Canadian Manufacturing Slowed Down in June

The pace of growth in the Canadian manufacturing sector cooled in June to a four-month low as job creation slowed and companies saw fewer orders for new work, data showed on Tuesday.

The Markit Canada Manufacturing Purchasing Managers’ index (PMI), a measure of manufacturing business conditions, declined to a seasonally adjusted 54.7 last month from 55.1 in May. A reading above 50 shows growth in the sector.
The gauge of new orders slipped to 55.1 from 55.7, its lowest level since January as firms saw less demand from markets at home.

usdcad Canadian dollar graph, July 4, 2017

But export orders edged up to 53.4 from 53.3, the strongest level since November 2014 on greater demand from clients in the United States.

While the figures suggest the recovery in the manufacturing sector has started to lose momentum, firms are still relatively upbeat about the outlook for the next 12 months, said Tim Moore, senior economist at survey compilers IHS Markit.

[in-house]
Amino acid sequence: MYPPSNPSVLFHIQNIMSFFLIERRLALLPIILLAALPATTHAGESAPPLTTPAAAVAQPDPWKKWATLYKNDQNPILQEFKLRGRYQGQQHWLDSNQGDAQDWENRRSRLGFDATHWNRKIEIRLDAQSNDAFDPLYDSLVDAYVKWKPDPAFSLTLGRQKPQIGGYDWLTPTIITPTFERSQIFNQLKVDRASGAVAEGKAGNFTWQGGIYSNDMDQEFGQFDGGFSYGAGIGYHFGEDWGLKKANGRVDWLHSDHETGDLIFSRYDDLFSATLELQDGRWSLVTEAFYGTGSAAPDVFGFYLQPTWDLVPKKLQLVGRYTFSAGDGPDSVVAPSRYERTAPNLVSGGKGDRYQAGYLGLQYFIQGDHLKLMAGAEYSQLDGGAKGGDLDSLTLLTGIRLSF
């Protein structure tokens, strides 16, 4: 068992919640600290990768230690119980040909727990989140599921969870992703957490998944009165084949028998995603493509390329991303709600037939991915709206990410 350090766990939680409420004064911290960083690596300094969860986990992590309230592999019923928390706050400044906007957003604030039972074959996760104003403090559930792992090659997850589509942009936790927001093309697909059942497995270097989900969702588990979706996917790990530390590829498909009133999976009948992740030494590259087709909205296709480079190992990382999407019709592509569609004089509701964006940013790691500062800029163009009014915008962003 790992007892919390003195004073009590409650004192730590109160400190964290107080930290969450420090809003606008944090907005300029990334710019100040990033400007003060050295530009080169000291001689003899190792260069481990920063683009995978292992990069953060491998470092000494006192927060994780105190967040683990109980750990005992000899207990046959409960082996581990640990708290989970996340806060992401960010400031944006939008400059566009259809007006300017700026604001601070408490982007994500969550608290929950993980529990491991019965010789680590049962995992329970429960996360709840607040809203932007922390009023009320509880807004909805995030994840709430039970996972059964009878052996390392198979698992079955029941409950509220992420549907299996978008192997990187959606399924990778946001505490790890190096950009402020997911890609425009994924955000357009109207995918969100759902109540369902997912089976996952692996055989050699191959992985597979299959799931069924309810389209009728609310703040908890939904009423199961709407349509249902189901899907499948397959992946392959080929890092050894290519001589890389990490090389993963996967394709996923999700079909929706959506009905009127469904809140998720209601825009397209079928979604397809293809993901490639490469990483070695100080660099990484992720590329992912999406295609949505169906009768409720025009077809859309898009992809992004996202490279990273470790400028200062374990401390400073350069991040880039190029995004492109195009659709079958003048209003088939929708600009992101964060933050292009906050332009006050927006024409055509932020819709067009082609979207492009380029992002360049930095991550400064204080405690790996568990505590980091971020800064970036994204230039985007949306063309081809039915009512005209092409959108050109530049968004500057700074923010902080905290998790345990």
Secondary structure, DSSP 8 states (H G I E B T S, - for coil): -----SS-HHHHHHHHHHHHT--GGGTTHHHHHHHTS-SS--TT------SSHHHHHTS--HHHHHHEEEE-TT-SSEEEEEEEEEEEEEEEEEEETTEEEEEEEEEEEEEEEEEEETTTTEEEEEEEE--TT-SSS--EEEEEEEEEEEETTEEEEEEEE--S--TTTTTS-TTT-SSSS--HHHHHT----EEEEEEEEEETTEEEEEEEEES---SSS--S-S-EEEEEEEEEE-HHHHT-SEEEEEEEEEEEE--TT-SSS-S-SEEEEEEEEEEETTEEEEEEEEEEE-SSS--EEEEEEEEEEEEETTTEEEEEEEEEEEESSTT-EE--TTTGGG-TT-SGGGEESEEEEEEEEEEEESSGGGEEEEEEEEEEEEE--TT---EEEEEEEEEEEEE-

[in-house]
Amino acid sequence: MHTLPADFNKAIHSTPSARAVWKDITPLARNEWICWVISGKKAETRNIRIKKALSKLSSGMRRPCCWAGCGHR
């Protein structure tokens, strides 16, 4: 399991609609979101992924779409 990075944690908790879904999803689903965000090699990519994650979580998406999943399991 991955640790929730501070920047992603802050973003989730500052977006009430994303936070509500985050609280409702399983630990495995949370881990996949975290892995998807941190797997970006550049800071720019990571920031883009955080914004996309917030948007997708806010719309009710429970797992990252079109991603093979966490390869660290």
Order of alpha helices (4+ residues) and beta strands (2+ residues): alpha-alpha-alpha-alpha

The Canadian economy is showing strong growth two years after it was hit by the drop in oil prices and the central bank has begun setting the stage for interest rate hikes that could come as soon as July 12.

via BNN

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Alfonso Esparza

Alfonso Esparza

Senior Currency Analyst at Market Pulse
Alfonso Esparza specializes in macro forex strategies for North American and major currency pairs. Upon joining OANDA in 2007, Alfonso Esparza established the MarketPulseFX blog and he has since written extensively about central banks and global economic and political trends. Alfonso has also worked as a professional currency trader focused on North America and emerging markets. He has been published by The MarketWatch, Reuters, the Wall Street Journal and The Globe and Mail, and he also appears regularly as a guest commentator on networks including Bloomberg and BNN. He holds a finance degree from the Monterrey Institute of Technology and Higher Education (ITESM) and an MBA with a specialization on financial engineering and marketing from the University of Toronto.
Alfonso Esparza